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Medicine | IN THE LAB

Quitting for good

A new drug that appears to reduce nicotine's pleasure factor may help smokers break the habit without relapsing, according to a study.

October 20, 2003|Shari Roan | Times Staff Writer

Smokers who want to quit can find plenty of help -- from behavioral counseling to nicotine patches and gum to the smoking-cessation pill Zyban -- but those aids don't work for everyone.

Seventy percent of smokers say they would like to break the habit, according to the Centers for Disease Control and Prevention. But, in a study of Wisconsin smokers published earlier this year, 70% of smokers said they had tried to quit one to five times; most relapsed within a week.

A new medication could help even those who find it particularly difficult to quit. The drug, varenicline, attempts to shorten the road to quitting by targeting the specific mechanisms in the brain involved in nicotine addiction. When smokers inhale, nicotine reaches the brain within 10 seconds and binds to nicotine receptors.

"This creates a powerful sense of satisfaction," says Dr. Karen Reeves, executive director of manufacturer Pfizer's global research and development program. "But the initial effect recedes quickly and a cycle of craving ensues, which is why people go back to the next cigarette. And it's why it's so difficult to stop smoking."

In a small, seven-week study comparing the new drug with Zyban and a placebo, 48% of smokers taking varenicline were able to quit smoking. In contrast, 33% of smokers taking Zyban were able to quit; 16% of those taking a placebo kicked the habit. None of the participants knew which pill they were taking.

Now the pill has been ushered into a larger, international study to corroborate the effects seen in the earlier study. The pharmaceutical firm is keeping many of the details about the first study and the larger one under tight wraps. A company spokeswoman would only say that "several hundred" smokers participated in the earlier study. The company would not release the number of smokers or study sites in the larger study underway.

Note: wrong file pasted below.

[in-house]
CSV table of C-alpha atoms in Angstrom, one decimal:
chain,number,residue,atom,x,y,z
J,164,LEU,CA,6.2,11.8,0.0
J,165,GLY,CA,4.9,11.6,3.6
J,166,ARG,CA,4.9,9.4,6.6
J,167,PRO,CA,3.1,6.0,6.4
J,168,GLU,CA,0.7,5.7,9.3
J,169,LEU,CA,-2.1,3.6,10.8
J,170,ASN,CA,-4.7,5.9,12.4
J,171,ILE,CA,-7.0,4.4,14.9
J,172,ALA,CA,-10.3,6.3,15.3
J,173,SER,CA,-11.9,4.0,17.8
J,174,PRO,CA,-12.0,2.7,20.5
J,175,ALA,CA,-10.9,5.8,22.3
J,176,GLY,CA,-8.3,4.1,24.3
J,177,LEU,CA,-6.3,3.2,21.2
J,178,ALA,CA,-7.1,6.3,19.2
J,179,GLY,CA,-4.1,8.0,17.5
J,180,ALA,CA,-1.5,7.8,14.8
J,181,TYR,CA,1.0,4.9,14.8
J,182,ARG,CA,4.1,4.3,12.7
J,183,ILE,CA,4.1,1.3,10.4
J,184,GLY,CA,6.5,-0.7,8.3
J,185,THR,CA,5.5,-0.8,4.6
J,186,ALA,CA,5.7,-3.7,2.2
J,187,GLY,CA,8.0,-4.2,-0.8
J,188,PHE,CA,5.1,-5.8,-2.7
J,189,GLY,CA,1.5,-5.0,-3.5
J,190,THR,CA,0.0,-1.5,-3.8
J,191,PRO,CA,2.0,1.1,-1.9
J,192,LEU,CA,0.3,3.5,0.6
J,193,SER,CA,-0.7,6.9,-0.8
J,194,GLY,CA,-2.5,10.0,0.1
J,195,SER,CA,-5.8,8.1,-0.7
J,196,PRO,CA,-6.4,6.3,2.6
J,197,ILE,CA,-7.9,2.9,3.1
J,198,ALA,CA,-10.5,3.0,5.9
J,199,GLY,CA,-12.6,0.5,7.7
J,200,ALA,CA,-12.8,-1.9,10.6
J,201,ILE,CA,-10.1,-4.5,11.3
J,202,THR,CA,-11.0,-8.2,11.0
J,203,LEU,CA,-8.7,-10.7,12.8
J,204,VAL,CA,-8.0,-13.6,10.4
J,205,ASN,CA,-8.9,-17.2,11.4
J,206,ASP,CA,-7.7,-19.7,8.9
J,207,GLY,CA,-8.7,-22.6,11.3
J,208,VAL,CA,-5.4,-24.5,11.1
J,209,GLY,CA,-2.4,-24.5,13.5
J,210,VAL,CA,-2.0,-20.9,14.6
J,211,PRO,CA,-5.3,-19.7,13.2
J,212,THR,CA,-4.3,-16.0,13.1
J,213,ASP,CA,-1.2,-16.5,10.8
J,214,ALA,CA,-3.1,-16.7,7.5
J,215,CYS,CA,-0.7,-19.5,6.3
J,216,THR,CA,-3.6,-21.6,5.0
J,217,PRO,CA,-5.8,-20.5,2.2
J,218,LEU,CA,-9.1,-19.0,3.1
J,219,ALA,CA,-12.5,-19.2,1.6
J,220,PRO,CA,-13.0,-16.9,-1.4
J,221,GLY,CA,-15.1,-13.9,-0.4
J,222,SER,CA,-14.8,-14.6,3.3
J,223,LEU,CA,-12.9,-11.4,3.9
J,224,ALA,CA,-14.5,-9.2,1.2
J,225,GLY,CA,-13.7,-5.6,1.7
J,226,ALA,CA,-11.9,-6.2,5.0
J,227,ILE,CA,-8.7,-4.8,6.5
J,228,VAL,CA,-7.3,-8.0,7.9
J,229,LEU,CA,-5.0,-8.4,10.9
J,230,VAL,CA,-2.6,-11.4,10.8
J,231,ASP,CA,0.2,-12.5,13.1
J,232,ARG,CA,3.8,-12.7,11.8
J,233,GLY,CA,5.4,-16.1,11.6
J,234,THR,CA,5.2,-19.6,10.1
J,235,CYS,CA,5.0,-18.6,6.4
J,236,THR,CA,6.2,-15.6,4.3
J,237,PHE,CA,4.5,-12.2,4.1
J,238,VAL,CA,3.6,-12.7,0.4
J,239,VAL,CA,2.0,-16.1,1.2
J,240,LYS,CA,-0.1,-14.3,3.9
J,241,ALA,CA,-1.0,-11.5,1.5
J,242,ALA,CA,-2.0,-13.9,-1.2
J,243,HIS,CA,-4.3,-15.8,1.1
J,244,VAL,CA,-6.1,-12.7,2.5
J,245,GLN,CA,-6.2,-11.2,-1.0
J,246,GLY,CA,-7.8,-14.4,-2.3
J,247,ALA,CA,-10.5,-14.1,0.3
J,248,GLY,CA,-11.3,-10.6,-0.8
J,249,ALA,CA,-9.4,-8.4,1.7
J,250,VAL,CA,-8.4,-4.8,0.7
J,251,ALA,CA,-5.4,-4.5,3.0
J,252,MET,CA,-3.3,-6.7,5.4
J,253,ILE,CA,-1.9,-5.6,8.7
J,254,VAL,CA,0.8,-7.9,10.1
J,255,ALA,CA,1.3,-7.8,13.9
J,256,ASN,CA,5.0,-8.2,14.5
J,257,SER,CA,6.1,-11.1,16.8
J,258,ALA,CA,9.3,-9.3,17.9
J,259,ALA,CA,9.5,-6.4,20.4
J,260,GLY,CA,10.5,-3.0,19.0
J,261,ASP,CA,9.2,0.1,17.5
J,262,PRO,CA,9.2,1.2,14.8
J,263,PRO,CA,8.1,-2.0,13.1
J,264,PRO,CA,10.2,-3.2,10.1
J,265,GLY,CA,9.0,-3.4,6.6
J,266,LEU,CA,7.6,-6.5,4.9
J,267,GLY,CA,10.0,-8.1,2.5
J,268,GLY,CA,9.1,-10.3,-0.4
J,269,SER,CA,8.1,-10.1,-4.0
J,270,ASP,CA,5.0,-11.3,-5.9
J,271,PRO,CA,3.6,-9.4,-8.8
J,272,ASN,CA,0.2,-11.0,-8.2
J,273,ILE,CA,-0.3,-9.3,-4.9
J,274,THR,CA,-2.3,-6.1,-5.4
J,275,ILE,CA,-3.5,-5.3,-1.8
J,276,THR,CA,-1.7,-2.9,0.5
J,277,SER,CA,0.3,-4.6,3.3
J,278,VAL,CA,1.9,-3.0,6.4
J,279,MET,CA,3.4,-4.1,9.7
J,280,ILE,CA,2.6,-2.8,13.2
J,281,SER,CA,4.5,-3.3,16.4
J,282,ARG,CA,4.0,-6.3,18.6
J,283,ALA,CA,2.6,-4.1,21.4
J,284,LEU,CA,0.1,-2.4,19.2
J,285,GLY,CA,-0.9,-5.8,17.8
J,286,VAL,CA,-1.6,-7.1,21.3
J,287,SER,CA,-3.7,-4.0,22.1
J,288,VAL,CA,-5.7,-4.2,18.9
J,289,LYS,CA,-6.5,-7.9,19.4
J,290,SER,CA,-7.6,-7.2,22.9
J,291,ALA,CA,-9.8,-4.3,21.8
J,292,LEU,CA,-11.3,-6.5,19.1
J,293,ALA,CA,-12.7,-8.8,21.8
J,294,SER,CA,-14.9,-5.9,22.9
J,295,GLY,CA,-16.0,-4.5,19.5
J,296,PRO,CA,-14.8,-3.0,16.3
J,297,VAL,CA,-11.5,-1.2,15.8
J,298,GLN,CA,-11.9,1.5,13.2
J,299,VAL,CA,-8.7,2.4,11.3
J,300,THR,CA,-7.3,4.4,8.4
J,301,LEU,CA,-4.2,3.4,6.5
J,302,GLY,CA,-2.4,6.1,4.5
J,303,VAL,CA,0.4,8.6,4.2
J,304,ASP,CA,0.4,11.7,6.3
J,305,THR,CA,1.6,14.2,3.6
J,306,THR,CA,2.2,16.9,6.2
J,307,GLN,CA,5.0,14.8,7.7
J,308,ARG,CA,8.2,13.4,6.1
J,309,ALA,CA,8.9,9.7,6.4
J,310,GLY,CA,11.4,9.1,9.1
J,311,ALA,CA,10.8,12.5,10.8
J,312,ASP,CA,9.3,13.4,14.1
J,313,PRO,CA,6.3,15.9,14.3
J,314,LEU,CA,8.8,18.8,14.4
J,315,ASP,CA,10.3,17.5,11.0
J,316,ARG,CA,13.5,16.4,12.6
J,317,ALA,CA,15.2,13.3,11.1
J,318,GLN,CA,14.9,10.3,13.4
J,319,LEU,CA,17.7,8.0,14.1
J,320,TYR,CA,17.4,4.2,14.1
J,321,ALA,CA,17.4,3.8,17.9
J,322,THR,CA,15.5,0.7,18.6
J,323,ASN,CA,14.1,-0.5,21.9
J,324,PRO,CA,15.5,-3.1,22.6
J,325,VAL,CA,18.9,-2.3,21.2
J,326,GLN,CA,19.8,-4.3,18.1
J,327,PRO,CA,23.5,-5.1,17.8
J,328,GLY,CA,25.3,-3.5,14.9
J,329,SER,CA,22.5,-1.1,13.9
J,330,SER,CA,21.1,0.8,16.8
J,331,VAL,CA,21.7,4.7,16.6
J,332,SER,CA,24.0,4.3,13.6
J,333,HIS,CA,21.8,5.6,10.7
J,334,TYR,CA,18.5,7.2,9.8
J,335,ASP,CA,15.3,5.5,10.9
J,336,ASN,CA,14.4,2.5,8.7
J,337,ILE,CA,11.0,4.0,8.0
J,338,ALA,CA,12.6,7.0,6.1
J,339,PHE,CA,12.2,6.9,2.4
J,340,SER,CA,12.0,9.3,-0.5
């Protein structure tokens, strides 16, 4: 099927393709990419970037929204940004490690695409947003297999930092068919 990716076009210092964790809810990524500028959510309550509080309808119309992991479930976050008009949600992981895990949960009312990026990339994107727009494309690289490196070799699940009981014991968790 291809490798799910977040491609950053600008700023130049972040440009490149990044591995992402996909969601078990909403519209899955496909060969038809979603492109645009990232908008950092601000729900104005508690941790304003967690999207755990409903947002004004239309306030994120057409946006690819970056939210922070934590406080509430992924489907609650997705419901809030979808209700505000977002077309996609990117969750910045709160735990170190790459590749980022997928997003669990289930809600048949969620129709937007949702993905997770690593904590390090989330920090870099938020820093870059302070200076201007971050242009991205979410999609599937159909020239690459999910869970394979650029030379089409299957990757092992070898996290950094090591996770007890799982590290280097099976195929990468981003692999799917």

"Smoking is a chronic, relapsing medical illness and not a lifestyle choice," Reeves says. "When people try to quit on their own, only 2% to 5% succeed. People usually have to try multiple times to quit before they're successful."

Varenicline activates the nicotine receptors in the brain, altering the normal response to the substance. It does this in two ways, by allowing the brain to think the nicotine has arrived, thus satisfying the craving, but by not being pleasurable enough to contribute to craving and addiction.

Nicotine delivered via cigarette acts like a 100-watt lightbulb in the receptor, Reeves says, but varenicline acts like a 50-watt bulb in the same receptor.

Researchers say the drug's biggest advantage may be in its ability to soften the blow of a relapse.

"If the smoker lapses and smokes a cigarette, varenicline has the potential to diminish the sense of satisfaction associated with smoking," she says. "This is likely to prevent a lapse from turning into a full-blown relapse."

The work on varenicline emerged from work performed several decades ago by scientists in the Soviet Union. The scientists discovered that a chemical called cytisine, which is found in many plants, seemed to help smokers quit, and they suspected that it partly blocked the nicotine receptors in the brain.

Although cytisine proved unsatisfactory because its effects are short-lived, varenicline could be headed for the marketplace. If that happens, it would be the first drug created specifically for smoking cessation. Zyban (bupropion) emerged as an anti-smoking treatment after first being sold, under a different name, as an antidepressant.

The continuing studies on varenicline will explore dosage, possible side effects and how to best use the medication. Varenicline did not cause any serious side effects in the early studies, Reeves says.

Doctors who help smokers with cessation are anxious to see published data on the varenicline studies, something that is unavailable so far, says Dr. Michael Fiore, director of the University of Wisconsin Center for Tobacco Research and Intervention.

Zyban and varenicline -- if varenicline eventually proves to be safe and effective -- offer hope to smokers, he said, because they work on such a primary level, targeting areas of the brain involved in addiction. Zyban appears to help smokers by raising levels of the brain chemical dopamine that decline when people smoke.

Fiore says smokers need not wait for the emergence of a new medication to give up their habit.

"It is a great time for smokers to quit," Fiore says. "There are options out there. The days of quitting cold turkey are over."

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